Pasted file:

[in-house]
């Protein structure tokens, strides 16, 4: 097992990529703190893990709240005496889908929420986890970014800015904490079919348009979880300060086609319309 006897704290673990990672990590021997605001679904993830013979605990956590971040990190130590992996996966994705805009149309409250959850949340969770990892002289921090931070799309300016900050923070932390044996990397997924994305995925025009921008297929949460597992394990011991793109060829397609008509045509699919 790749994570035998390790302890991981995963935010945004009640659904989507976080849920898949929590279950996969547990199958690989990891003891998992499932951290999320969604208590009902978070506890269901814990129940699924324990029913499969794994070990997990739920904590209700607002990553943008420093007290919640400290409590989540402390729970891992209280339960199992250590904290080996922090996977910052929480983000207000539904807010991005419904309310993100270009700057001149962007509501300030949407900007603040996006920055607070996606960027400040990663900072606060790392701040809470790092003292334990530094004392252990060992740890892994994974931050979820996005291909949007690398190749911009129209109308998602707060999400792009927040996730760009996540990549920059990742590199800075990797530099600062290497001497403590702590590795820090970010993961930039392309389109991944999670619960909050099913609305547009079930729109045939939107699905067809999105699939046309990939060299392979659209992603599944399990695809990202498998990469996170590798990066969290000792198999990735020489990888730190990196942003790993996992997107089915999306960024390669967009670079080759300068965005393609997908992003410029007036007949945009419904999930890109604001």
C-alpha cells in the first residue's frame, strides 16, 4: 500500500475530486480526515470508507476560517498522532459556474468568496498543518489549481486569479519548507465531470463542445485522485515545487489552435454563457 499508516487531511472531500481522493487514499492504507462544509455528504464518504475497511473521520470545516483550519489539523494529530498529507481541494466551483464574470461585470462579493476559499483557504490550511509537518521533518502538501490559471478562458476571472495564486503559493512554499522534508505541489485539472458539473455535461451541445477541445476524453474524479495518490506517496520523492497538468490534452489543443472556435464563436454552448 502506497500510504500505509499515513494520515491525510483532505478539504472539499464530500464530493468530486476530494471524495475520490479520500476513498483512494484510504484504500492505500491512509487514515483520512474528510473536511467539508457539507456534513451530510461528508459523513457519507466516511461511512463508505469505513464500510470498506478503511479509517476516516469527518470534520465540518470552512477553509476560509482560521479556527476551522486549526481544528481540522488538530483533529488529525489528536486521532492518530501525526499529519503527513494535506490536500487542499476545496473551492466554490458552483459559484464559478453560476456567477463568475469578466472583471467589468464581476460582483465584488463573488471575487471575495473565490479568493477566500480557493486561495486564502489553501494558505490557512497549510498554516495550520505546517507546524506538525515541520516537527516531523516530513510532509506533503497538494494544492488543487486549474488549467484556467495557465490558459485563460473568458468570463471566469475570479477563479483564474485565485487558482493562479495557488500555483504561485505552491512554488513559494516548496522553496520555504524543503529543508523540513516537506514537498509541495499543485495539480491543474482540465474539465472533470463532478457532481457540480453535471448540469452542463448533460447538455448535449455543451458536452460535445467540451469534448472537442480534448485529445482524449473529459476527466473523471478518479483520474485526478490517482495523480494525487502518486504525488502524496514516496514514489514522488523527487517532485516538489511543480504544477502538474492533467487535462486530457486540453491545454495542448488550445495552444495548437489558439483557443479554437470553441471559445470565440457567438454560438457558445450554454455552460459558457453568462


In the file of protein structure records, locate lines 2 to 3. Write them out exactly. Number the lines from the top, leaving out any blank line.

């Protein structure tokens, strides 16, 4: 097992990529703190893990709240005496889908929420986890970014800015904490079919348009979880300060086609319309 006897704290673990990672990590021997605001679904993830013979605990956590971040990190130590992996996966994705805009149309409250959850949340969770990892002289921090931070799309300016900050923070932390044996990397997924994305995925025009921008297929949460597992394990011991793109060829397609008509045509699919 790749994570035998390790302890991981995963935010945004009640659904989507976080849920898949929590279950996969547990199958690989990891003891998992499932951290999320969604208590009902978070506890269901814990129940699924324990029913499969794994070990997990739920904590209700607002990553943008420093007290919640400290409590989540402390729970891992209280339960199992250590904290080996922090996977910052929480983000207000539904807010991005419904309310993100270009700057001149962007509501300030949407900007603040996006920055607070996606960027400040990663900072606060790392701040809470790092003292334990530094004392252990060992740890892994994974931050979820996005291909949007690398190749911009129209109308998602707060999400792009927040996730760009996540990549920059990742590199800075990797530099600062290497001497403590702590590795820090970010993961930039392309389109991944999670619960909050099913609305547009079930729109045939939107699905067809999105699939046309990939060299392979659209992603599944399990695809990202498998990469996170590798990066969290000792198999990735020489990888730190990196942003790993996992997107089915999306960024390669967009670079080759300068965005393609997908992003410029007036007949945009419904999930890109604001």
C-alpha cells in the first residue's frame, strides 16, 4: 500500500475530486480526515470508507476560517498522532459556474468568496498543518489549481486569479519548507465531470463542445485522485515545487489552435454563457 499508516487531511472531500481522493487514499492504507462544509455528504464518504475497511473521520470545516483550519489539523494529530498529507481541494466551483464574470461585470462579493476559499483557504490550511509537518521533518502538501490559471478562458476571472495564486503559493512554499522534508505541489485539472458539473455535461451541445477541445476524453474524479495518490506517496520523492497538468490534452489543443472556435464563436454552448 502506497500510504500505509499515513494520515491525510483532505478539504472539499464530500464530493468530486476530494471524495475520490479520500476513498483512494484510504484504500492505500491512509487514515483520512474528510473536511467539508457539507456534513451530510461528508459523513457519507466516511461511512463508505469505513464500510470498506478503511479509517476516516469527518470534520465540518470552512477553509476560509482560521479556527476551522486549526481544528481540522488538530483533529488529525489528536486521532492518530501525526499529519503527513494535506490536500487542499476545496473551492466554490458552483459559484464559478453560476456567477463568475469578466472583471467589468464581476460582483465584488463573488471575487471575495473565490479568493477566500480557493486561495486564502489553501494558505490557512497549510498554516495550520505546517507546524506538525515541520516537527516531523516530513510532509506533503497538494494544492488543487486549474488549467484556467495557465490558459485563460473568458468570463471566469475570479477563479483564474485565485487558482493562479495557488500555483504561485505552491512554488513559494516548496522553496520555504524543503529543508523540513516537506514537498509541495499543485495539480491543474482540465474539465472533470463532478457532481457540480453535471448540469452542463448533460447538455448535449455543451458536452460535445467540451469534448472537442480534448485529445482524449473529459476527466473523471478518479483520474485526478490517482495523480494525487502518486504525488502524496514516496514514489514522488523527487517532485516538489511543480504544477502538474492533467487535462486530457486540453491545454495542448488550445495552444495548437489558439483557443479554437470553441471559445470565440457567438454560438457558445450554454455552460459558457453568462